You'd be hard pressed to find someone here in California who cannot name at least one product that has been recalled in the last couple of decades, especially not after the GM recall for defective ignition switches. Product recalls happen every year, sometimes because of a danger and sometimes because of the embarrassment the product may cause -- see the Lululemon yoga pant case for an example.
In our last post, we started examining how the product recall process undertaken by the Consumer Product Safety Commission can unfold and how this effort can take anywhere from just a few weeks to upwards of a year depending upon the circumstances.
One of the most important tasks of the Consumer Product Safety Commission, the federal agency "committed to protecting consumers and families from products that pose a fire, electrical, chemical, or mechanical hazard," is initiating product recalls.
When it comes to the number of people affected by food-borne illnesses here in the U.S., the figures are rather shocking. According to the Centers for Disease Control and Prevention, nearly 48 million people a year will develop some sort of food poisoning with roughly 128,000 requiring hospitalization and 3,000 losing their lives.
Most Americans do not stop and question the production of foods that they consume. There are a number of regulations in place to ensure that food is safe for eating. Unfortunately, these precautions do not prevent every improperly processed or flawed product from entering stores and homes. The sale of a defective product in California has resulted in the illness of hundreds.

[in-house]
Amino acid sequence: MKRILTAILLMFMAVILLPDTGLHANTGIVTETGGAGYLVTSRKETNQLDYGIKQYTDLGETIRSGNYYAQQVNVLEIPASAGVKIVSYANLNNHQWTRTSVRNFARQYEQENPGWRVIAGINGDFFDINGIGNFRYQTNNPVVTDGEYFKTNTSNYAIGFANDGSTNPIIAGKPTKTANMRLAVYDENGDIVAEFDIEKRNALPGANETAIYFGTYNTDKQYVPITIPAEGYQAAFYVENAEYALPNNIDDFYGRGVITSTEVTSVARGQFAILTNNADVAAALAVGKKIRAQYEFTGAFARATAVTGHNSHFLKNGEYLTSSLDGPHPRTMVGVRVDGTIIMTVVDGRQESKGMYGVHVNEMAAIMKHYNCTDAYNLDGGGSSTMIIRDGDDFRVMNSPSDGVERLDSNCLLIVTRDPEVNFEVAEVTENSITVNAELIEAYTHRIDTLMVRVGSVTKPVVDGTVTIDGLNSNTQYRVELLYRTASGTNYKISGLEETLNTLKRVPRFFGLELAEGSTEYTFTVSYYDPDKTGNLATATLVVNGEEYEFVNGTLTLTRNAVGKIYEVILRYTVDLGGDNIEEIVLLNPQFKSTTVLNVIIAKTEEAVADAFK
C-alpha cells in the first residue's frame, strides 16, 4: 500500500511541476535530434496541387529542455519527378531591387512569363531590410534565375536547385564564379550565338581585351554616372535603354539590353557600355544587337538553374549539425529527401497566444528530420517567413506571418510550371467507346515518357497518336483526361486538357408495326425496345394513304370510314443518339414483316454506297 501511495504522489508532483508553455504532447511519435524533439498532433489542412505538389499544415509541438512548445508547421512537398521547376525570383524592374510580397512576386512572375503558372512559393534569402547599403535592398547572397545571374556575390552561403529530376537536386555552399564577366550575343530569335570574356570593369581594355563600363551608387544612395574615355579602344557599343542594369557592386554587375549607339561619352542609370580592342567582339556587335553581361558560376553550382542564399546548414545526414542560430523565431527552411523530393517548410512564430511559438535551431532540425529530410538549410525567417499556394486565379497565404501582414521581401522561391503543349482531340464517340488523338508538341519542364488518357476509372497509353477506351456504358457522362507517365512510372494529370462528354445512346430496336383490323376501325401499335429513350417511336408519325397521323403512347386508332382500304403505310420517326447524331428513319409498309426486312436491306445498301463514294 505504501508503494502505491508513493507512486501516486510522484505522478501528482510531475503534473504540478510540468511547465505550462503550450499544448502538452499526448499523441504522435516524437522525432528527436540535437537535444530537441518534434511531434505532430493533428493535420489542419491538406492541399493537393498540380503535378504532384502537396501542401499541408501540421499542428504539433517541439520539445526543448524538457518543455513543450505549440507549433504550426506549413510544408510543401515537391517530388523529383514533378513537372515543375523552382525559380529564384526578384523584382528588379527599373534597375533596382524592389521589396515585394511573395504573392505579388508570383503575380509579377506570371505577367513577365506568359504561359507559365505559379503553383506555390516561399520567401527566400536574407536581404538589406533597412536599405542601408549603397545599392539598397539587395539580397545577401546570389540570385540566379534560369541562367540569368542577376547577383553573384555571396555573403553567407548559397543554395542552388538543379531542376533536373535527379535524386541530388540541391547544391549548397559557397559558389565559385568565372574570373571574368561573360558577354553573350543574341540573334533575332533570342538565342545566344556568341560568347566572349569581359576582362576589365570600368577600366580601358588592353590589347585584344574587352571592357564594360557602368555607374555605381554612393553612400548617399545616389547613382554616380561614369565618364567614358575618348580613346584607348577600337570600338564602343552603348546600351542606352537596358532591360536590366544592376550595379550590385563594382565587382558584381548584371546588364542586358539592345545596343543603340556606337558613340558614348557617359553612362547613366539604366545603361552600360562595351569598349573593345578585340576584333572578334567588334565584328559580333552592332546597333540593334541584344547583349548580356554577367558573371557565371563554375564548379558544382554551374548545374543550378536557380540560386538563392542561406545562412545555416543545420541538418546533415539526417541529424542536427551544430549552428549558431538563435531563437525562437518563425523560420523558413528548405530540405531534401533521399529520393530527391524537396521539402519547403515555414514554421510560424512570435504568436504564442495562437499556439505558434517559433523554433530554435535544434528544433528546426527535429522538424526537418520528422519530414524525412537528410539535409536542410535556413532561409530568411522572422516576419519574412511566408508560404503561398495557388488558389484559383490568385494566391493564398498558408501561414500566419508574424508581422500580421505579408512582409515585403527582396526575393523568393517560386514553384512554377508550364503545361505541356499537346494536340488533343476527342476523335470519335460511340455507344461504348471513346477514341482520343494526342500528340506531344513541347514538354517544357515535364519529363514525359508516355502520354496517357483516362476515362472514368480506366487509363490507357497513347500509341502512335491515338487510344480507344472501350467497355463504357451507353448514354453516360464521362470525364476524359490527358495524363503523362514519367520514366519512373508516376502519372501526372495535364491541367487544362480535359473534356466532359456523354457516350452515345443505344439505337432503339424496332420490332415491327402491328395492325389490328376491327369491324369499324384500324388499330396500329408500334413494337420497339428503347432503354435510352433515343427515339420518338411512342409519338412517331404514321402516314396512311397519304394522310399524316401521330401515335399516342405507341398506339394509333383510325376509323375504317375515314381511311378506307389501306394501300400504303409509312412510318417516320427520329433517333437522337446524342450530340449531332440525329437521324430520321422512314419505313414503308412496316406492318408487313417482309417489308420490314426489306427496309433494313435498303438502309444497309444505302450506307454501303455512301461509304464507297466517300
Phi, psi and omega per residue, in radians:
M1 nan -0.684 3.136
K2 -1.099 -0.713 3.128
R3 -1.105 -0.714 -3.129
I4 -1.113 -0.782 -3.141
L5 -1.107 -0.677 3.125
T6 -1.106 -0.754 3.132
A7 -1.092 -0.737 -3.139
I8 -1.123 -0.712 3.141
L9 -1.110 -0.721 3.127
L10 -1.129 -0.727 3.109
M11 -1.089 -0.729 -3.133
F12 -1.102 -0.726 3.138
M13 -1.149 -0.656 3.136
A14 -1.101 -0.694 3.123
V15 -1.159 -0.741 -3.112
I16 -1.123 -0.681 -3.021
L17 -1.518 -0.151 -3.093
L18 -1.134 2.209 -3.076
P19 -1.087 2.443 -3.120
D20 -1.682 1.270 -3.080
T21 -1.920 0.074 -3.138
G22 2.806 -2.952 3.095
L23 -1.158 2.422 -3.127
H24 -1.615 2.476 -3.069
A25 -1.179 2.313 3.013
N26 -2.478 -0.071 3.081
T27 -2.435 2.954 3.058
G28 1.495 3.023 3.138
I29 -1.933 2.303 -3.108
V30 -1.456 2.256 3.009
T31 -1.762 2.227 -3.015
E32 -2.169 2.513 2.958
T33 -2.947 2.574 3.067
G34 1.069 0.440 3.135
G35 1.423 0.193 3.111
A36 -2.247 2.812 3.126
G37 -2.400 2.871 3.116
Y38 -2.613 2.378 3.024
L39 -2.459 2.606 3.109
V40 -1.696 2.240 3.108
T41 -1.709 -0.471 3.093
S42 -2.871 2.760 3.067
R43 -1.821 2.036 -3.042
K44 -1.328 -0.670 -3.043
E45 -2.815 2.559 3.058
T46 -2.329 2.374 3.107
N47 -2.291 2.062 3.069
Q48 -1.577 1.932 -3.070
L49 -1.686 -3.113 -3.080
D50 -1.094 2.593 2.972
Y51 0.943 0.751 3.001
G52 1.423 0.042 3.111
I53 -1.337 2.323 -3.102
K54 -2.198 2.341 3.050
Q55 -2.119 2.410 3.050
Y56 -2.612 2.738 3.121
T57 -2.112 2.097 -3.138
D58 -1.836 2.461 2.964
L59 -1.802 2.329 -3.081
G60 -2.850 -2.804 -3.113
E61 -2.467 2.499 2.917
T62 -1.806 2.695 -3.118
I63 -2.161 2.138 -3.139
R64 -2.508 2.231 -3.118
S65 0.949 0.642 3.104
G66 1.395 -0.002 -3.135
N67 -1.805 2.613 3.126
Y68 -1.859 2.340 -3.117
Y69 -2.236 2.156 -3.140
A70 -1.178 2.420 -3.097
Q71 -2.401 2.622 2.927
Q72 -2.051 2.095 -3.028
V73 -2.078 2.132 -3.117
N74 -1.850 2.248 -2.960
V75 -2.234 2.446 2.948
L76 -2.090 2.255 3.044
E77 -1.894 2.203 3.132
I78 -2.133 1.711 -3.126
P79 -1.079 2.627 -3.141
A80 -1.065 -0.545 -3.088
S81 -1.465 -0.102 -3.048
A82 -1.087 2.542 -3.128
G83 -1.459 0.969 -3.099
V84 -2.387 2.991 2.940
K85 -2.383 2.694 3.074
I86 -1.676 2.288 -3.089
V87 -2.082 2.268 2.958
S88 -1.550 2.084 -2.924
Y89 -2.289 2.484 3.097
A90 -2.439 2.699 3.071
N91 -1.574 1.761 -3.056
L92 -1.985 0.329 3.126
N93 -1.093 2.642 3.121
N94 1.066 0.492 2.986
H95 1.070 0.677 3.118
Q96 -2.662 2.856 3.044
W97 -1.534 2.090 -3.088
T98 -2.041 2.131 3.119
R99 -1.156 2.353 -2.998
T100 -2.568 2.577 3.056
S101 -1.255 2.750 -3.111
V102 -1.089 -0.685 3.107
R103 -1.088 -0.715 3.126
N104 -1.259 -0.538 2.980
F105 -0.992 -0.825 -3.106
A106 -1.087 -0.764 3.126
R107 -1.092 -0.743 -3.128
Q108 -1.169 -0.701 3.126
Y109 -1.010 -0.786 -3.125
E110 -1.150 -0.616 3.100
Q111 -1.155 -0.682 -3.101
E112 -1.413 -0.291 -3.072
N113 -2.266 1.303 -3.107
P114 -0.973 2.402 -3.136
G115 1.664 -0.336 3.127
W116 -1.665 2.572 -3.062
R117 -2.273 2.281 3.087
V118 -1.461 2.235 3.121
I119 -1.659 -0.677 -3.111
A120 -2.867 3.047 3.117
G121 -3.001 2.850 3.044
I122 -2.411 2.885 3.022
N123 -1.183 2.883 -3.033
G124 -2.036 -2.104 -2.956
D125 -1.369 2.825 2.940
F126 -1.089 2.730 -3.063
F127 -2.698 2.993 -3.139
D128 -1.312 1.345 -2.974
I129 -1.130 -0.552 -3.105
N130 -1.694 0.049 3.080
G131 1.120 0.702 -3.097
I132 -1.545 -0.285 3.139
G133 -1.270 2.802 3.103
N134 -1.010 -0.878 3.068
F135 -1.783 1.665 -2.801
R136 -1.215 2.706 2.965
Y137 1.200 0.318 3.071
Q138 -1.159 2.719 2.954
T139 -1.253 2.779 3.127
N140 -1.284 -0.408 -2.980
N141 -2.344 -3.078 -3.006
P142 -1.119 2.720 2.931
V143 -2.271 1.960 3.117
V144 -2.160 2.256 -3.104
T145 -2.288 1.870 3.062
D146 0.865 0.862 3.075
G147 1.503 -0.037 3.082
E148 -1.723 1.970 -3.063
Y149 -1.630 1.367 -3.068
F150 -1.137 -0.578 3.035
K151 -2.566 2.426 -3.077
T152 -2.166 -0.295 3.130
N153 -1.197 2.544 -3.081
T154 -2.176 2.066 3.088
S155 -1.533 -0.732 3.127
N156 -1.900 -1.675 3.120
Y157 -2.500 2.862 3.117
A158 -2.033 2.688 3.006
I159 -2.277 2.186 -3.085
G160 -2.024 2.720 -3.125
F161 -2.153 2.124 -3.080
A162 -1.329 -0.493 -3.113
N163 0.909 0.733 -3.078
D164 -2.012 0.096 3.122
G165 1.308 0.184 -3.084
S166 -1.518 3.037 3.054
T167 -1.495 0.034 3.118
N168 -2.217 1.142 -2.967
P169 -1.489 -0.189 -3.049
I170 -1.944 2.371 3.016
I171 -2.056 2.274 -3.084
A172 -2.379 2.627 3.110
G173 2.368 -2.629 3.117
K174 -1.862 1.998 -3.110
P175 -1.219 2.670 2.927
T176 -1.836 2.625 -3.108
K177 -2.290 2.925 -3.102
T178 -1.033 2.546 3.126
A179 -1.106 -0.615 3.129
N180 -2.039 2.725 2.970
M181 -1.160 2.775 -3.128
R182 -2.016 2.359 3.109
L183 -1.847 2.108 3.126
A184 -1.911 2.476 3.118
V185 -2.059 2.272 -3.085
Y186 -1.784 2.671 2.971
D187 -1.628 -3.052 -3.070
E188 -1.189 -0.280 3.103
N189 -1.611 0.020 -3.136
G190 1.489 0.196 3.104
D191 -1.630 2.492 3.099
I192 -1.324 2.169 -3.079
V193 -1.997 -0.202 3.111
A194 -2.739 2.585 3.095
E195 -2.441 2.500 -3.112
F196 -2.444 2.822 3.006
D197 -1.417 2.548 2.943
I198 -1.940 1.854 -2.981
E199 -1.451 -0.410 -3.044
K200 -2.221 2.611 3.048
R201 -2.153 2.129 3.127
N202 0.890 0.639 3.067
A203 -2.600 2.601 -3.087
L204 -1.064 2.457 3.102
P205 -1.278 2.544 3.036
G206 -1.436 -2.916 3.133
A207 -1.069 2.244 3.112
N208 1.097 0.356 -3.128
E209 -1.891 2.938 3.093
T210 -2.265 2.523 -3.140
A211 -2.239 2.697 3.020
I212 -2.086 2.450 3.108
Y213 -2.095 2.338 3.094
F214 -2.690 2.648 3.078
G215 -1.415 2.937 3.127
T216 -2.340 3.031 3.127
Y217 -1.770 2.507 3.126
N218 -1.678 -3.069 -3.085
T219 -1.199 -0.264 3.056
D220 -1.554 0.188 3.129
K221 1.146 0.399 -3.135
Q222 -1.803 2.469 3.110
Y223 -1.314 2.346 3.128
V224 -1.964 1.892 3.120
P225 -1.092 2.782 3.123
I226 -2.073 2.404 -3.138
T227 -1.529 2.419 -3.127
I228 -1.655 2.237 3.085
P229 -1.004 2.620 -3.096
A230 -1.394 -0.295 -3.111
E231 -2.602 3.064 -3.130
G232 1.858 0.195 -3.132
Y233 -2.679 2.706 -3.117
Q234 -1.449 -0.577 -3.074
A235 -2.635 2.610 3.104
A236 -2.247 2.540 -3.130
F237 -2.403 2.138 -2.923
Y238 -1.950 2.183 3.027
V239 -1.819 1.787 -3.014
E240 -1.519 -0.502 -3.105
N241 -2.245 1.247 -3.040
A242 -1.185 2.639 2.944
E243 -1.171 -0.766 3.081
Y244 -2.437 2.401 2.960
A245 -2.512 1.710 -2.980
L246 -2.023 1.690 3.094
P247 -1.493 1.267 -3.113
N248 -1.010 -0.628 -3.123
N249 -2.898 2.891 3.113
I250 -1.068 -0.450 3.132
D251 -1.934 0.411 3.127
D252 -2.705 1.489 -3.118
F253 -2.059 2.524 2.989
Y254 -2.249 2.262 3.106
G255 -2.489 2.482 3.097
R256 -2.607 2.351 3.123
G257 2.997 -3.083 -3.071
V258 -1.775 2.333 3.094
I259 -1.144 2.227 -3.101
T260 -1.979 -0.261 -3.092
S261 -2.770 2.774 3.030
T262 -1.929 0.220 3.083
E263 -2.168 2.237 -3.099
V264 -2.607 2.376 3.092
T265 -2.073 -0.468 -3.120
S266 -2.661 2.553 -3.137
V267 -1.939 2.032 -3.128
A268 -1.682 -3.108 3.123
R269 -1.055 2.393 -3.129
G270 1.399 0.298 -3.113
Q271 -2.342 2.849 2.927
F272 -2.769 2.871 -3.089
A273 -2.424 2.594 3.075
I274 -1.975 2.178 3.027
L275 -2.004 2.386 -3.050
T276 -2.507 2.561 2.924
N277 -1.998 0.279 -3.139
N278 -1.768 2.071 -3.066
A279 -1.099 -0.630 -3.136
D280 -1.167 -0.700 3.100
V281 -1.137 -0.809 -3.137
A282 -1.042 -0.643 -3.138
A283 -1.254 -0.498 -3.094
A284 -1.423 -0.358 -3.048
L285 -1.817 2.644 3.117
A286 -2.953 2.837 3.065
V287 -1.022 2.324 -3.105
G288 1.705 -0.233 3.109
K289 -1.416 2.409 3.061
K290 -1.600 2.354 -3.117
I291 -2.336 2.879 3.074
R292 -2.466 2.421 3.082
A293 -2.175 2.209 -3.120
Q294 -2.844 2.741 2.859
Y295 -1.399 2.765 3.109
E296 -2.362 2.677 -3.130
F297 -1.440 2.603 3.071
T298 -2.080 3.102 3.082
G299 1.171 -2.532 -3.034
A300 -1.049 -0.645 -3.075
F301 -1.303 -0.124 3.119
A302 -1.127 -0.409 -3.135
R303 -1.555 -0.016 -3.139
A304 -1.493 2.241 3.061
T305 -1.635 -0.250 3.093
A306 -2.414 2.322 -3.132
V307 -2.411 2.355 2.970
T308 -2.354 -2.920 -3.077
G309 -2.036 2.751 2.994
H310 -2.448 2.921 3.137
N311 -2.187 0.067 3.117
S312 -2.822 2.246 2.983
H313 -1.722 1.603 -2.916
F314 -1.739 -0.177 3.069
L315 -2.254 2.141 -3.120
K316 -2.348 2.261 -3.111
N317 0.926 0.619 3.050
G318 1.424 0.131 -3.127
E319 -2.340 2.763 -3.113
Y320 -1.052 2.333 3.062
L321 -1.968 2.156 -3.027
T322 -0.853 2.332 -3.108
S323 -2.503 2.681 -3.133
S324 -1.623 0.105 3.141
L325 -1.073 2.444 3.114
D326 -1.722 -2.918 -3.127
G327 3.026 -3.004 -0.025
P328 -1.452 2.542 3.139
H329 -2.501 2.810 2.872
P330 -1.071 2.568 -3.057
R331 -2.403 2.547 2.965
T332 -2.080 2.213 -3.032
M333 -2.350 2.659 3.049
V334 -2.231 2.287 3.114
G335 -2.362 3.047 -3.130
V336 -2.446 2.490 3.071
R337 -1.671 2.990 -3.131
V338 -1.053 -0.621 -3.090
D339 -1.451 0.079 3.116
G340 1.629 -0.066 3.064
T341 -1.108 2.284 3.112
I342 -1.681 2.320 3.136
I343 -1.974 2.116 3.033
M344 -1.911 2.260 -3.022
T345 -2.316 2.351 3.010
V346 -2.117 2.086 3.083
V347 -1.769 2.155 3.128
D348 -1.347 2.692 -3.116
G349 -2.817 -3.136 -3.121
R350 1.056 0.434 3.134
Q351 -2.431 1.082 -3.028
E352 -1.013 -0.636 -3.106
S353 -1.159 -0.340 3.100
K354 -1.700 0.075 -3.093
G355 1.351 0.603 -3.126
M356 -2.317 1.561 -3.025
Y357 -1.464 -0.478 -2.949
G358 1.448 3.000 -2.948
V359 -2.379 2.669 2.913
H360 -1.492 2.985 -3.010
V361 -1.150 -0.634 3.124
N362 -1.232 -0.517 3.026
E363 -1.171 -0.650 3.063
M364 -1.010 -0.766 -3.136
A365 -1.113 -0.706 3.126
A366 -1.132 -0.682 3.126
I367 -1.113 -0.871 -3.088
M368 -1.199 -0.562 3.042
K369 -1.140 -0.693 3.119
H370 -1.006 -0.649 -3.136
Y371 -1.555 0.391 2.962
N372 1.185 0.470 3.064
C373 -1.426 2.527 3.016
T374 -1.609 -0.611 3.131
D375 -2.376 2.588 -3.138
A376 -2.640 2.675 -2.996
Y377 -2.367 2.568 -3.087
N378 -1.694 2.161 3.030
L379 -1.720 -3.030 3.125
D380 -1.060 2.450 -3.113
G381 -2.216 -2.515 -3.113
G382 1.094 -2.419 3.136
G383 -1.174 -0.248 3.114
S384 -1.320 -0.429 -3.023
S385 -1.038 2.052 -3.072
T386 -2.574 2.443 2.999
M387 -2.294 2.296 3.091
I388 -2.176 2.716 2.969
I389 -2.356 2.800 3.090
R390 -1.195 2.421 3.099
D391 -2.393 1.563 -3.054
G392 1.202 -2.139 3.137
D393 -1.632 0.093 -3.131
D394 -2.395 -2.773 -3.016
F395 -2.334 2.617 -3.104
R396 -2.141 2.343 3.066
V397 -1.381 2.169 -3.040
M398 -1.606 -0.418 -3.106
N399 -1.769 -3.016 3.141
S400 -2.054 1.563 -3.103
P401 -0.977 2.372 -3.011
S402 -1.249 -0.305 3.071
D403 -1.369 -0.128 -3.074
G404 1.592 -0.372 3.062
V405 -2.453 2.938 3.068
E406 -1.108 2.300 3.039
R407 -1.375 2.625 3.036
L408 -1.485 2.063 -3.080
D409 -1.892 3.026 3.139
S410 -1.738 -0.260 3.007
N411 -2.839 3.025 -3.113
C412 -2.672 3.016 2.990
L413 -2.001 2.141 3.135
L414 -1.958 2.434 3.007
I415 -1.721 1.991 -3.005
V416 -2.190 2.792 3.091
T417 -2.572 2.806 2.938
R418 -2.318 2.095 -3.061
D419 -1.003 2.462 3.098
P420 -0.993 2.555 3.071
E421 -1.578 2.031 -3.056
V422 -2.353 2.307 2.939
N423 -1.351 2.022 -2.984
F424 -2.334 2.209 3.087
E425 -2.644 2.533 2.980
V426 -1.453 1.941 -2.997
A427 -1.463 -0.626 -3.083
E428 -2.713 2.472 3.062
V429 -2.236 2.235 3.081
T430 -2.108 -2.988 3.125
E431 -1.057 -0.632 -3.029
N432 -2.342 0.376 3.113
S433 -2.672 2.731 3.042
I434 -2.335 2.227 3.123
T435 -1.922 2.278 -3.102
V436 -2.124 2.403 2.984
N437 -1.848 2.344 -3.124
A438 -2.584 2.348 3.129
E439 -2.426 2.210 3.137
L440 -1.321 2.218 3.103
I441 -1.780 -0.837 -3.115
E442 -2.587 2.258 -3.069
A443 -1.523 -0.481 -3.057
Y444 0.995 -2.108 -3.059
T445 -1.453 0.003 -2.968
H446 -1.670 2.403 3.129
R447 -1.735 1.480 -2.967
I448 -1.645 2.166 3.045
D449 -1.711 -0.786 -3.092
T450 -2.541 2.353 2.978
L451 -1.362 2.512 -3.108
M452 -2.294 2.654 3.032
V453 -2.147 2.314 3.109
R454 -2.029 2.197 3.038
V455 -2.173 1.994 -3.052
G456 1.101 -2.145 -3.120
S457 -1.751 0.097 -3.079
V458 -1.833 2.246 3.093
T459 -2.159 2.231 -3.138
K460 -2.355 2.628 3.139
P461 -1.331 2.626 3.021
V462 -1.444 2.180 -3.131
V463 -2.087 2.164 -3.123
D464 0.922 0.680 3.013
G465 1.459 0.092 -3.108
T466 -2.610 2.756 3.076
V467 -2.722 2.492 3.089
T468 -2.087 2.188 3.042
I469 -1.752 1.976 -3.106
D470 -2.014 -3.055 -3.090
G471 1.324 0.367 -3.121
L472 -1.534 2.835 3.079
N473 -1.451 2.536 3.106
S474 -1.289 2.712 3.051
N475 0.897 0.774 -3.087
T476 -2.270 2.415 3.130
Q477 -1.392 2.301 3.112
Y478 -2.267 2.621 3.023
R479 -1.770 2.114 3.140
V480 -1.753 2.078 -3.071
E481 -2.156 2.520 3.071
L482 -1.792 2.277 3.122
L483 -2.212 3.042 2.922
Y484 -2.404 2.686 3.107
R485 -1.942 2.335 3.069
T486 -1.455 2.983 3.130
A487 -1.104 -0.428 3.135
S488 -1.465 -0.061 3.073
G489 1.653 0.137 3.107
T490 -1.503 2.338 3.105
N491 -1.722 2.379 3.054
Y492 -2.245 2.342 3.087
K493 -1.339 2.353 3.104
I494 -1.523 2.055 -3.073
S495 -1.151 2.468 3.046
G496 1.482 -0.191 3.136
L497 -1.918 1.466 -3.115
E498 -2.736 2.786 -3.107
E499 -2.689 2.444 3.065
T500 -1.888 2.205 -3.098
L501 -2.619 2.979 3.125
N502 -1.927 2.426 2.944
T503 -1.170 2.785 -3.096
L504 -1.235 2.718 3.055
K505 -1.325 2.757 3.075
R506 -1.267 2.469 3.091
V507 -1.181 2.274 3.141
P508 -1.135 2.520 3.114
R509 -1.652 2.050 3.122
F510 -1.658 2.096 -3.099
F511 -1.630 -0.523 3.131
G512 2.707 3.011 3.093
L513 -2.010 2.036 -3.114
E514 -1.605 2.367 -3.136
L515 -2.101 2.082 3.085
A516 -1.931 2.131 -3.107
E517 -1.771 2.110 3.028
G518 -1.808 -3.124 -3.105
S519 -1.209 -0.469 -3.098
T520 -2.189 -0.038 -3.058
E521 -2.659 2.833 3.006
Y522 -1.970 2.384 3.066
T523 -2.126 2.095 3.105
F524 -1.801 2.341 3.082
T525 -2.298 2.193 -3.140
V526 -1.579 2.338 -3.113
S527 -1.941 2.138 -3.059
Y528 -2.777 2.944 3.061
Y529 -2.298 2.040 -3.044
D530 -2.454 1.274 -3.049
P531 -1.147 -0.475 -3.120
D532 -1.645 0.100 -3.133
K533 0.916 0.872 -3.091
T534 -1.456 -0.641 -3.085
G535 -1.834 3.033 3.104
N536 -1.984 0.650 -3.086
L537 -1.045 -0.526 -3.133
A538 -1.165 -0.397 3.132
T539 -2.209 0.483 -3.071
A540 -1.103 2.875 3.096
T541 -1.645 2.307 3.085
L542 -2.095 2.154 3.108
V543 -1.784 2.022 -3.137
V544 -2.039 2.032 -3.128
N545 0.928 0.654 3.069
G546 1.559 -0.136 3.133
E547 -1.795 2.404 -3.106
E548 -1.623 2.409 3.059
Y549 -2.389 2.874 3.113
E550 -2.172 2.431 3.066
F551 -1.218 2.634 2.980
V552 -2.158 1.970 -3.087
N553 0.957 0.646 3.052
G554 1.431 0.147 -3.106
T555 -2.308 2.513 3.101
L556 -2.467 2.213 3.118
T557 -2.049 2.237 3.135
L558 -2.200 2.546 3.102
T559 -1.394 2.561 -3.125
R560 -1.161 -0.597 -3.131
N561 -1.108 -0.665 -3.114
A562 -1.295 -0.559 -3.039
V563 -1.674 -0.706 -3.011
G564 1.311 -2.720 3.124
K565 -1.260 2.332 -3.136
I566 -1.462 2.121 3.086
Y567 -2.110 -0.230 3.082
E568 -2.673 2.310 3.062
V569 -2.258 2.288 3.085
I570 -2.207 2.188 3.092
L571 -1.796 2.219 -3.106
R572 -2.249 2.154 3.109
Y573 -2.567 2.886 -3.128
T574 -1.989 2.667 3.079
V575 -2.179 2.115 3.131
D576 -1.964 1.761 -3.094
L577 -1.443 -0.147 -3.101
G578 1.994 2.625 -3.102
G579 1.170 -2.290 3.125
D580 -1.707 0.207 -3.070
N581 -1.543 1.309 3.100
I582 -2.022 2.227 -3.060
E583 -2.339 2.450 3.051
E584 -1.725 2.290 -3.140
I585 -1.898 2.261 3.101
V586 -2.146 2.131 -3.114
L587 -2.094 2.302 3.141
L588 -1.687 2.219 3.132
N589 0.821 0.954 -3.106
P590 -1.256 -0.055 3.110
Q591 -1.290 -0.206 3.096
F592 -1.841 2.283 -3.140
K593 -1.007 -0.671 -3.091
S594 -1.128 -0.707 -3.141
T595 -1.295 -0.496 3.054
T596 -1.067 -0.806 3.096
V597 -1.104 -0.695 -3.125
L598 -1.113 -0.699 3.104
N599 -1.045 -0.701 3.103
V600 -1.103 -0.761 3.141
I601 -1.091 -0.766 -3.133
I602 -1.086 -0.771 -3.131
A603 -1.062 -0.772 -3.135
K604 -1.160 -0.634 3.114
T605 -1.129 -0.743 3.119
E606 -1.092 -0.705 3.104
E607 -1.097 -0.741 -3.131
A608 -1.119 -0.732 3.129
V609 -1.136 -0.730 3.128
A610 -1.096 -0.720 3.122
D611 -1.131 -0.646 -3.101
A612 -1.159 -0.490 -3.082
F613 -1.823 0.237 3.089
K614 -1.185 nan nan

Now that the weather conditions are finally improving in most of the country after a long and especially harsh winter, people will once again be free to resume their favorite outdoor activities.
We rely on medical professionals to provide us with the best possible care in order to ensure that we live long and healthy lives. We also rely on medical device manufacturers to build products that are both safe and reliable in order to ensure the exact same result.
Any type of product recall, regardless of the industry, should be taken seriously. This is definitely the case with a food defect, as this can quickly spread throughout the country, leading to illness or even death.
When you purchase something at your grocery store in Los Angeles, you expect that it has been approved for consumption. While usually food products have been well-inspected before being distributed to retailers, a recent recall of Hot Pockets shows that sometimes things slip through the cracks.
Most people buy products, including food, expecting them to be safe and healthy. Customers should not have to worry about whether every product is dangerous to their health as they contemplate whether they should buy it. Unfortunately, sometimes recalls, product defects or disease outbreaks, like a recent one in California, can cause people to be more cautious about their purchases.